By Jean Rhodes
As schools across the country close for the beginning of the new year, youth mentoring programs have a vital role to play in mitigating student struggles. Learning slides are already expected to be steepest for low-income, Black and Hispanic students, who typically live in more crowded homes and have less access to parental support and academic supervision. On top of that, school closures have restricted access to mental health resources for these students, many of whom are bearing the heaviest burdens of family bereavement, economic loss, housing instability, racial injustice, and trauma. A recent ACLU report highlighted the vital role of teachers, counselors, nurses, social workers, and other school staff in the lives of low-income, Black and Hispanic students. In fact, nearly all marginalized students who ever obtain mental health services do so through their schools. Social distancing has further isolated these students from face-to-face contact with the coaches, extended family members, after school staff, and other caring adults who could help them reckon with the pandemic and racially charged news and events.
To this end, many mentoring groups are launching new initiatives designed to provide ongoing support and improve students’ engagement in technology-delivered educational and mental health tools that can help them. Even before the pandemic, mentoring programs were exploring new ways to leverage effective interventions such as Khan Academy and Headspace as a low-cost, scalable means of providing targeted, evidence-based care. When used consistently, these tools offer user-friendly resources that can boost achievement and reduce depression, anxiety, insomnia, and other struggles. And, although high-speed internet is unequally distributed, the vast majority of young people have access to smartphones and are in the habit of checking them many times a day. In fact, students from underserved and marginalized groups tend to rely on their smartphones even more heavily than do their more privileged counterparts. By making tutoring and therapy more accessible via smartphones, these tools are helping to close service gaps and shifting tasks from professionals to paraprofessionals and volunteers.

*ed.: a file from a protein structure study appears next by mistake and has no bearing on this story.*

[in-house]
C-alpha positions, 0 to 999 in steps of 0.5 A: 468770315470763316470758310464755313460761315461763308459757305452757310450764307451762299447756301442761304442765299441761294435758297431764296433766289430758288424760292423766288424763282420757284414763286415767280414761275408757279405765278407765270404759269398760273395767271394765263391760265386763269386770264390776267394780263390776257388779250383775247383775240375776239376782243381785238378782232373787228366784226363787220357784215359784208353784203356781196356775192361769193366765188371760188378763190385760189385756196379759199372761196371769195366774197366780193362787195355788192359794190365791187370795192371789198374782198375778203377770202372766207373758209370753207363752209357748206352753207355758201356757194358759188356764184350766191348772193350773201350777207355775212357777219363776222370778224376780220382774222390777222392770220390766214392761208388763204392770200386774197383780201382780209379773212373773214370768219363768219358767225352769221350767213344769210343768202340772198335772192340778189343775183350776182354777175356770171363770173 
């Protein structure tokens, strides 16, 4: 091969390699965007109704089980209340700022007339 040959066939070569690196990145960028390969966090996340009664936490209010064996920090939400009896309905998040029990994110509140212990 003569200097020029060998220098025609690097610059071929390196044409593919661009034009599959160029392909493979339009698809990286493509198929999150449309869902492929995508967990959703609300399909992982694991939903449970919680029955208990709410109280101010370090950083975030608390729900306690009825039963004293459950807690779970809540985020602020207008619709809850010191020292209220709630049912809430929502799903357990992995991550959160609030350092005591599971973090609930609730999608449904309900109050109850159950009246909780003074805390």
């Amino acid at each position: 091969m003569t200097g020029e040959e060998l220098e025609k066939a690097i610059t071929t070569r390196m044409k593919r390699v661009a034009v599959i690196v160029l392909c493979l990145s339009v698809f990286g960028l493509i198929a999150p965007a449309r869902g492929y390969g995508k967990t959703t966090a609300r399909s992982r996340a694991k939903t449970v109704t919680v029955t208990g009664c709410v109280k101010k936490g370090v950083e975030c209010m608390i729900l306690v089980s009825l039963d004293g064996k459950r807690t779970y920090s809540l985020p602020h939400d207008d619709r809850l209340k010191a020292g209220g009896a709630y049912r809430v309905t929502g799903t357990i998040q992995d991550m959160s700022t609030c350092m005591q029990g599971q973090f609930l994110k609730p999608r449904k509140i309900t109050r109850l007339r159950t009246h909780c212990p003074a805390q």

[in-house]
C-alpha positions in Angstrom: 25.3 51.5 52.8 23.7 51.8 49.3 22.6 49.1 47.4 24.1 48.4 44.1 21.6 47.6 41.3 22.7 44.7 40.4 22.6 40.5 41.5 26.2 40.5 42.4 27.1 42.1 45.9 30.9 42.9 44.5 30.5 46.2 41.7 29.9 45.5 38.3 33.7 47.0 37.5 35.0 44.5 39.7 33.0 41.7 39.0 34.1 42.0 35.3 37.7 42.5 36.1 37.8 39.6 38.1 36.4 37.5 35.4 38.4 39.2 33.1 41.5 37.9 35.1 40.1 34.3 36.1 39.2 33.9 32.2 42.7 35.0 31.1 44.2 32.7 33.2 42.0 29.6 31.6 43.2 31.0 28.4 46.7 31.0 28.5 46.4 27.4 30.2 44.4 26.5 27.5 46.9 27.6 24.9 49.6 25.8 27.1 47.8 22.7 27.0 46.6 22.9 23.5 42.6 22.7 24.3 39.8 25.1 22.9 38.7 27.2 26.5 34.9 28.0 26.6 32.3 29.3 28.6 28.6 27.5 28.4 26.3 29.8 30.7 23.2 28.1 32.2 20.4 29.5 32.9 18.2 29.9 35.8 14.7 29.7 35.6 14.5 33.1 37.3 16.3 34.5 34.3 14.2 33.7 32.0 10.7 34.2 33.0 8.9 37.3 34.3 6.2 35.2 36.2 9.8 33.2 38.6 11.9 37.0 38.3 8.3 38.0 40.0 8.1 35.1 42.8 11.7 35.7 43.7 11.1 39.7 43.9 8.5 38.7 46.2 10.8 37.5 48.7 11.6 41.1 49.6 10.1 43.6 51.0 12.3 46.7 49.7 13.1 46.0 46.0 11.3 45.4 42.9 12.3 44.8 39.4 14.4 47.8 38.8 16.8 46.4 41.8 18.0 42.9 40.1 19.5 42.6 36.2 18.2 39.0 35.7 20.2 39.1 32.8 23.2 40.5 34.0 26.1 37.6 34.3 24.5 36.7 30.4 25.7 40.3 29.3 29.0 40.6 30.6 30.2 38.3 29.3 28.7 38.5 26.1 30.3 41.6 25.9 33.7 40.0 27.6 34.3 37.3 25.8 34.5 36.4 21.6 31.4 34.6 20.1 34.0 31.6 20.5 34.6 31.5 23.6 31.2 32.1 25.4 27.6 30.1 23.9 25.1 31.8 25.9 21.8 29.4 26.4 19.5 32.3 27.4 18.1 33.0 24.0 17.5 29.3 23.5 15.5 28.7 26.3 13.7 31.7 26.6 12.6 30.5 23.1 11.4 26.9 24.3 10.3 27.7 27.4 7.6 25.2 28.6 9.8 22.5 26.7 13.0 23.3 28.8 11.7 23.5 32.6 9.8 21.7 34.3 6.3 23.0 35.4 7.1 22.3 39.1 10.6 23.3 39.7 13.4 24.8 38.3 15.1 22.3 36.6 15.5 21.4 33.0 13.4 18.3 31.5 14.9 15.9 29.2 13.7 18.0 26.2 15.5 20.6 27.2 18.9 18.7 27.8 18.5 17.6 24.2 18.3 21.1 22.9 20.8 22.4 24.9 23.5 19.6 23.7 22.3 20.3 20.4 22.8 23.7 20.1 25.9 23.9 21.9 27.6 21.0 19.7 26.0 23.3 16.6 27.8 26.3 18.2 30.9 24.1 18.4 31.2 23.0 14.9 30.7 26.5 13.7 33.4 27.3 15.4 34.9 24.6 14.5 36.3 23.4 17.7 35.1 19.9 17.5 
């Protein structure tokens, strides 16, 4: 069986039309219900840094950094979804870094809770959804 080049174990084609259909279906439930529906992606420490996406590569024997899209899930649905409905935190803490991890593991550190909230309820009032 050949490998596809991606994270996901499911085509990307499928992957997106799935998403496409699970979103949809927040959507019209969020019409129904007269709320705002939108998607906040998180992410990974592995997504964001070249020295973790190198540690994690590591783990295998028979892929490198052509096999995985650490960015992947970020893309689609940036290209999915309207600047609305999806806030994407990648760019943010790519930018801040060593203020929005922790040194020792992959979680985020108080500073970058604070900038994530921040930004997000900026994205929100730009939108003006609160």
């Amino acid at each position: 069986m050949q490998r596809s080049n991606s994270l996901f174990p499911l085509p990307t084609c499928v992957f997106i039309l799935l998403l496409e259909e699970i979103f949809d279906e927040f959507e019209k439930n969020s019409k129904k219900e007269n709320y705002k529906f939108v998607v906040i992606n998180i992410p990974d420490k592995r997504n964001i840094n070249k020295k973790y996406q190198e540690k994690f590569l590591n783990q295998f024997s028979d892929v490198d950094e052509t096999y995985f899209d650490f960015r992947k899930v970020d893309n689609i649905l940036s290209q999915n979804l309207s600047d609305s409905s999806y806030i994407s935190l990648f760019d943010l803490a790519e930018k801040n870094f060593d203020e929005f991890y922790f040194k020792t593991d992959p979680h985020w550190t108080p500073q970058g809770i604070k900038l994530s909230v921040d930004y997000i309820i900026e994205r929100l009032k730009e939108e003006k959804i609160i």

Unfortunately, this potential has been limited by low use and high rates of non-completion of even the best technology-delivered tools. Engaging marginalized youth and their families in educational and mental health services has always been a challenge and self-administered interventions are no exception, even when teachers and mental health care providers recommend them. In the absence of coaching and support, as many as three-quarters of youth disengage from educational and mental health apps after their initial installation. When blended with coaching, however, these tools can produce effects that are more than double those without coaching. The founder of Khan Academy recently called on teachers to “do cold calling to ensure students are on their toes and to pull them out of their screens…Through personalized practice, each student can work on the skills that are most appropriate for them with a focus on the gaps that they may need to fill. Ideally, parents should also have access to the data to ensure their students are on track.” Volunteer mentors, perhaps more readily than overwhelmed teachers and parents, are well-positioned to offer this individualized supportive accountability. They can promote engagement and provide tailored support and practice opportunities, helping to shoulder some of the burdens for this effective strategy.
As we head into what promises to be another difficult school year, volunteers can lend a hand, and to provide students with the support and accountability they need to benefit from effective, technology-delivered tools.